At the end of the day, does it all make sense? We need to ask this question in every situation where we are relying on input information. It may be the most logical, the most rigorous, the most disciplined, but something seems to be missing. You need to pay attention to your gut and do a sanity check. If your gut tells you it is wrong, explore why.
Know the Signs
Here are the sure signs that you need a sanity check:
- Very complex issue: The complex can be the enemy of the simple, and you want to boil things down to simplistic terms that you can wrap your head around. Don’t let the complex, which sometimes can mask the reality, prevent you from using basic, sound reasoning.
- Info is counter-intuitive: The logic of an analysis may sound good and may have a sound basis in math, science, or some other body of knowledge. However, some piece of it may seem counter-intuitive to your senses and require further investigation.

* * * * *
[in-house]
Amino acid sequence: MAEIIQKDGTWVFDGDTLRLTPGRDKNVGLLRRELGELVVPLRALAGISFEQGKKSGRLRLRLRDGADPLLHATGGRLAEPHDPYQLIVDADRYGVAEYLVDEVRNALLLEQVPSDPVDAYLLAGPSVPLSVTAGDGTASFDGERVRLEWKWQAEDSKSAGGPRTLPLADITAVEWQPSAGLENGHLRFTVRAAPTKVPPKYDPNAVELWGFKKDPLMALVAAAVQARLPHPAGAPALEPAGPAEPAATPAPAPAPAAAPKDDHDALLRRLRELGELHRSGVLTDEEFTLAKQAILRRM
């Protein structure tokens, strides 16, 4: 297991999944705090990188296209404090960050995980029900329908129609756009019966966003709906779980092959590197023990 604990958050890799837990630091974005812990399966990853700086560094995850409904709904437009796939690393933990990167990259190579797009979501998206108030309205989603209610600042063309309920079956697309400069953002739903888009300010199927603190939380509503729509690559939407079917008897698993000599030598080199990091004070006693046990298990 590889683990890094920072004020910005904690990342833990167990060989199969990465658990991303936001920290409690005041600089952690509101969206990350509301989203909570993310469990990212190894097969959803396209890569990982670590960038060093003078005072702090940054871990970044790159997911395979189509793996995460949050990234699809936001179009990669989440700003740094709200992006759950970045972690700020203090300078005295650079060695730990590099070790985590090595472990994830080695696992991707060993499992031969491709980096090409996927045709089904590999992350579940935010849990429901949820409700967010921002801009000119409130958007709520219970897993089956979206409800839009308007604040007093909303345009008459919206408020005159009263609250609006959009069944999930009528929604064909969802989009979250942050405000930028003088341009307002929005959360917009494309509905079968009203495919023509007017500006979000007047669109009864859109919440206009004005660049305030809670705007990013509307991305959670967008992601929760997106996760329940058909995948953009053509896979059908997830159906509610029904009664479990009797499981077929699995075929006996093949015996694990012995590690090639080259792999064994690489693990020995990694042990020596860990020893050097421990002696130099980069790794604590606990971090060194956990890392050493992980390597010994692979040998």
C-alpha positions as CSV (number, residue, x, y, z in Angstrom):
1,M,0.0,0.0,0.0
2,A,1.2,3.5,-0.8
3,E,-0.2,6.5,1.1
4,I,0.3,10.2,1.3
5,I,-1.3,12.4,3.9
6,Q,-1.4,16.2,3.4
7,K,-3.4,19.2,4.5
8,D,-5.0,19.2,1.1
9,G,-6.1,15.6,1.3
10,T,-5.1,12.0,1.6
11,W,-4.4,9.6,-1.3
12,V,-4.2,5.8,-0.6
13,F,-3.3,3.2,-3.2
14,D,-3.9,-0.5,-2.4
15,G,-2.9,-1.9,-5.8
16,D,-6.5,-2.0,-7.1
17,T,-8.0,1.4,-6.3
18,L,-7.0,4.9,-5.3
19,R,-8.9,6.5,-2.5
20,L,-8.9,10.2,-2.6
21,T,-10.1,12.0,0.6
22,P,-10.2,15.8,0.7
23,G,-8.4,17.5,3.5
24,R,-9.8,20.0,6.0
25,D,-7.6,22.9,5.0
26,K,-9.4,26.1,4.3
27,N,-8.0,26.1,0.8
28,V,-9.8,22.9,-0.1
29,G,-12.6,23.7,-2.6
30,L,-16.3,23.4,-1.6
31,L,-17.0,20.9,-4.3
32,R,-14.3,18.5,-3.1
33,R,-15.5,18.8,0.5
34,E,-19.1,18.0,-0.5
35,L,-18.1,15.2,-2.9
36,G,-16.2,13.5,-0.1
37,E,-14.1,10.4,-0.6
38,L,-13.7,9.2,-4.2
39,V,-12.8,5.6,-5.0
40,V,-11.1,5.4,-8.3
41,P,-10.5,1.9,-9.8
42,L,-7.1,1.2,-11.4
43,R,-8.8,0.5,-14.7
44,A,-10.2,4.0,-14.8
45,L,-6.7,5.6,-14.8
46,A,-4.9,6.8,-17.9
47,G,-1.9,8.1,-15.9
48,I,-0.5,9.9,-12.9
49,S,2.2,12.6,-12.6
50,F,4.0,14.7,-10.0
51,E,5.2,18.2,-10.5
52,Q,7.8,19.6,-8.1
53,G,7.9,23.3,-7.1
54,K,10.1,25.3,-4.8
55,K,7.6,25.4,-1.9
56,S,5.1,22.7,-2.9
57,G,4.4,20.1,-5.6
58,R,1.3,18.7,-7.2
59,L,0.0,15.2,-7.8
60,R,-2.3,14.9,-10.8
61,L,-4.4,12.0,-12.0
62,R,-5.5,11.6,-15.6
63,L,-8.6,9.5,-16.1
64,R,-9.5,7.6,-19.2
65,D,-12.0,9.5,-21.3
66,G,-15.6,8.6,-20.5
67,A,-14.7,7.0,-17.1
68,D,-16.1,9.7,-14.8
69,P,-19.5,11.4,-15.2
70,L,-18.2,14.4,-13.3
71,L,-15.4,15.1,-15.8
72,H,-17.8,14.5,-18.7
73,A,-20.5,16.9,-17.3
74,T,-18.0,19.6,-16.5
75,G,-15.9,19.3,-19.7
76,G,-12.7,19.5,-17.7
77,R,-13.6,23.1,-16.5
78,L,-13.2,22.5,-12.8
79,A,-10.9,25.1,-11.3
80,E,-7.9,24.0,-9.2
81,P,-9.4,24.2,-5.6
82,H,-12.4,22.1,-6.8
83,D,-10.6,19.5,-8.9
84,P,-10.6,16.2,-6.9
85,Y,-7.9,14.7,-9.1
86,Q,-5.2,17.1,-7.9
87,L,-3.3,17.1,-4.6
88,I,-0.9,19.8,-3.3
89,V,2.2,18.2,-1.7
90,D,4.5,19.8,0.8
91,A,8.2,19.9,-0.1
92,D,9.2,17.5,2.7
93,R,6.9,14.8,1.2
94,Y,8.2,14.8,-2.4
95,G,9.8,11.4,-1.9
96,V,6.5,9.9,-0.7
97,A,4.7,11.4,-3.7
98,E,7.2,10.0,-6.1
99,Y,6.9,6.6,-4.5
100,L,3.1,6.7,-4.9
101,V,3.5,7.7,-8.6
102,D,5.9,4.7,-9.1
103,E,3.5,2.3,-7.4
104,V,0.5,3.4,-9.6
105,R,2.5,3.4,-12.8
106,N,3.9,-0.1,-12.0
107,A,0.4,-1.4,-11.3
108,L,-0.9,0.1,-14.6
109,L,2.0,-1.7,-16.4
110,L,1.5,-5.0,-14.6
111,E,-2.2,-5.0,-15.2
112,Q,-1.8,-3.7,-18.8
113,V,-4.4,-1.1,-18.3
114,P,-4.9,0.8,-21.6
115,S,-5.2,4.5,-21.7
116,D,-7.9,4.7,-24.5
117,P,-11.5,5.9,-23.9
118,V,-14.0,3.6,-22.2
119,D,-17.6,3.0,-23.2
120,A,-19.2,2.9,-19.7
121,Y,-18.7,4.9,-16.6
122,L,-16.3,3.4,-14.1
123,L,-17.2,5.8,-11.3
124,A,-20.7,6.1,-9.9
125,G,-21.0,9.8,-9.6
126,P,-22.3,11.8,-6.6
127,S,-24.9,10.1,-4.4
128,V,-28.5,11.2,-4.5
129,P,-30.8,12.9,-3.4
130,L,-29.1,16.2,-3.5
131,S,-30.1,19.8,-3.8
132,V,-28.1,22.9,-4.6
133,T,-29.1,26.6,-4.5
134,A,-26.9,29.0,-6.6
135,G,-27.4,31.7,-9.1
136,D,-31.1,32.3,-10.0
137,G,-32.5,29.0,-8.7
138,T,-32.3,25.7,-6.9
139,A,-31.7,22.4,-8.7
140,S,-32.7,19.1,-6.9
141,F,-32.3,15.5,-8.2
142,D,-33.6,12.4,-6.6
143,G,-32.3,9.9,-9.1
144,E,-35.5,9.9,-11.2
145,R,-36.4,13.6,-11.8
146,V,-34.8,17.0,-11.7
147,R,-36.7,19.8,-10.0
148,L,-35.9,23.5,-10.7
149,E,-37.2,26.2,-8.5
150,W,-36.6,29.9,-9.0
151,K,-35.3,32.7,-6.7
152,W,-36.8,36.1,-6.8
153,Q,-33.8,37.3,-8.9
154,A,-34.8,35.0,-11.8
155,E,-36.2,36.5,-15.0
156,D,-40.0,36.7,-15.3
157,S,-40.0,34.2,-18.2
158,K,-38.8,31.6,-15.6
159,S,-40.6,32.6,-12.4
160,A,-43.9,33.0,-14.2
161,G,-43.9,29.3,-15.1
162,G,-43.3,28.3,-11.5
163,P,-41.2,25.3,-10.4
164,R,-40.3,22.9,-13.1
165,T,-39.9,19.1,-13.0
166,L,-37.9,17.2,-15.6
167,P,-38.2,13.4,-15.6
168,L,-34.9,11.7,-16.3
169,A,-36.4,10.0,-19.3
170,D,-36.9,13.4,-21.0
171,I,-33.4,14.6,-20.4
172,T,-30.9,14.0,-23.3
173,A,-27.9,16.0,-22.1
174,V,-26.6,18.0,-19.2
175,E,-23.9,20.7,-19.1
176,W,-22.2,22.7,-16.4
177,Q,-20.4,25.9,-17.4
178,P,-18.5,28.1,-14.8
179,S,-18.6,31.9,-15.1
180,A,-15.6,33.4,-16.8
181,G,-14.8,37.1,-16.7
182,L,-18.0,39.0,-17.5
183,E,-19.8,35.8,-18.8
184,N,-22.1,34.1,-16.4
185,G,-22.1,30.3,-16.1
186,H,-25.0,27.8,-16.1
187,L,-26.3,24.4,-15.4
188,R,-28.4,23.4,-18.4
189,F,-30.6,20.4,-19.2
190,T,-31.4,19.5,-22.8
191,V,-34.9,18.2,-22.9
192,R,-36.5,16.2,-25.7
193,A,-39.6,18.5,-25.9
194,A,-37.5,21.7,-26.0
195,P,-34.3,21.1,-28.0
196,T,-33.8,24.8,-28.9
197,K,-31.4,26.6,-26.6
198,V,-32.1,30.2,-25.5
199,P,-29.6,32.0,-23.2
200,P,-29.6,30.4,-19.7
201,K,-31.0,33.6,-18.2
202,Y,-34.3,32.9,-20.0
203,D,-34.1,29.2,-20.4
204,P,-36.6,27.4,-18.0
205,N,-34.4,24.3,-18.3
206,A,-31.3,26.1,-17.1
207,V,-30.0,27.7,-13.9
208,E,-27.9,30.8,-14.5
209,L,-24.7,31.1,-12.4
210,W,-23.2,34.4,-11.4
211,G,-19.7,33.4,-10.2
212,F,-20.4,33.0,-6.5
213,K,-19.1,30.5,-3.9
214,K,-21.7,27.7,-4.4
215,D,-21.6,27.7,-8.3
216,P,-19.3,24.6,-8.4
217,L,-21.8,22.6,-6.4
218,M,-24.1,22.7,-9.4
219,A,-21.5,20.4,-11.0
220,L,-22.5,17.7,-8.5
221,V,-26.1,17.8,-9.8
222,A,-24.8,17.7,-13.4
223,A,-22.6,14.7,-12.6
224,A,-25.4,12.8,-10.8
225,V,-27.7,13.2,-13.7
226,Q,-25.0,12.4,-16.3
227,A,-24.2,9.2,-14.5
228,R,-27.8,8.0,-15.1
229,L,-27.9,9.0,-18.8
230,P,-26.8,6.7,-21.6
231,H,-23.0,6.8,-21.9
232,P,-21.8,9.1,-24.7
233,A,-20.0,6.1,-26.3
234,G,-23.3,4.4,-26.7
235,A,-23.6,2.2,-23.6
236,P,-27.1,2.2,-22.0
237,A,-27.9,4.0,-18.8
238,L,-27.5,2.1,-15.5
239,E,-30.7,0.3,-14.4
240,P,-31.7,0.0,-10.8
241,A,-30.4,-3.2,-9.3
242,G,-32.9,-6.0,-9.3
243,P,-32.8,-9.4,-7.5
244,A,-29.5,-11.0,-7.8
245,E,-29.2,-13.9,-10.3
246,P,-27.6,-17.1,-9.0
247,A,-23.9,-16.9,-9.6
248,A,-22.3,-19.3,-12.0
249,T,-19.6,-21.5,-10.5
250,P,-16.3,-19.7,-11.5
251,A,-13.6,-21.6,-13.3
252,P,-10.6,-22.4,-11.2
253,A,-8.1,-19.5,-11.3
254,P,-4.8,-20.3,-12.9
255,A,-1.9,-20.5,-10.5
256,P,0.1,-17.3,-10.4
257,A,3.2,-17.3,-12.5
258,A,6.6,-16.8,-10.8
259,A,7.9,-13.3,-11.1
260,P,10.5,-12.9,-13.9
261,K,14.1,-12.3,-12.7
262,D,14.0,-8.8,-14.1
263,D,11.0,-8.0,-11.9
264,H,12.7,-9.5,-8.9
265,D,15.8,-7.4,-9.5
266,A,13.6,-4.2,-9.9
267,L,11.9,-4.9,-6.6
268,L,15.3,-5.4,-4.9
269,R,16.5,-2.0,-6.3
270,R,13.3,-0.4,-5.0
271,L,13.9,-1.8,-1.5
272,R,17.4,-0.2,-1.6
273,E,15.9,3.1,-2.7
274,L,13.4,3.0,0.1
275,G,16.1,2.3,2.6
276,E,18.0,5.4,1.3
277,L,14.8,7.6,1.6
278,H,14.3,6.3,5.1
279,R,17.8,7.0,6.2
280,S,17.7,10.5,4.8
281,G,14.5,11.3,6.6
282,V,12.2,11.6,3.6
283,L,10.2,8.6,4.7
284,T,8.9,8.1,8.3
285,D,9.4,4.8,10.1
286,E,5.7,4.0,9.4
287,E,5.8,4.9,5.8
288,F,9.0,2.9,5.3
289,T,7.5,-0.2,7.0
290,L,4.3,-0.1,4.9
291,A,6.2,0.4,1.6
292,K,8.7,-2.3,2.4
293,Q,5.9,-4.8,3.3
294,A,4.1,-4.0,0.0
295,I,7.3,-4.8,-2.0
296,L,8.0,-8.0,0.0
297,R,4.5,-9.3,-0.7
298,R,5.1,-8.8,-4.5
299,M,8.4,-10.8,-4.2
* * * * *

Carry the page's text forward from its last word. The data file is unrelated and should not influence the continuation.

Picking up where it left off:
- Process intensive: In some situations, process takes over. While there are good reasons for solid processes, sometimes the process shields us from dealing face to face with the reality – and using our heads!
- Too many cooks: When decision-making is not localized, and influencers actually have control over certain facets of the project, the results can become skewed. If you are responsible for the decision and outcome, you need to be able to recognize this and exercise your authority or influence.
In Malcolm Gladwell’s book Blink: The Power of Thinking without Thinking, he talks about the power of the gut instinct versus the potential weakness of the rational mind. Using research from psychology and behavioral economics applied to interesting true stories, he shows how mental processes can work rapidly and automatically from relatively little information.
This is where the gut can meet the seemingly rational head on. You have to remember that your ‘gut’ is the sum total of all of your prior experiences, thoughts, and emotions and not just a shot from the hip. Listen to it, and be sure to do a sanity check when presented with rational analysis results.
What have you faced –or are you facing now– that needs a sanity check?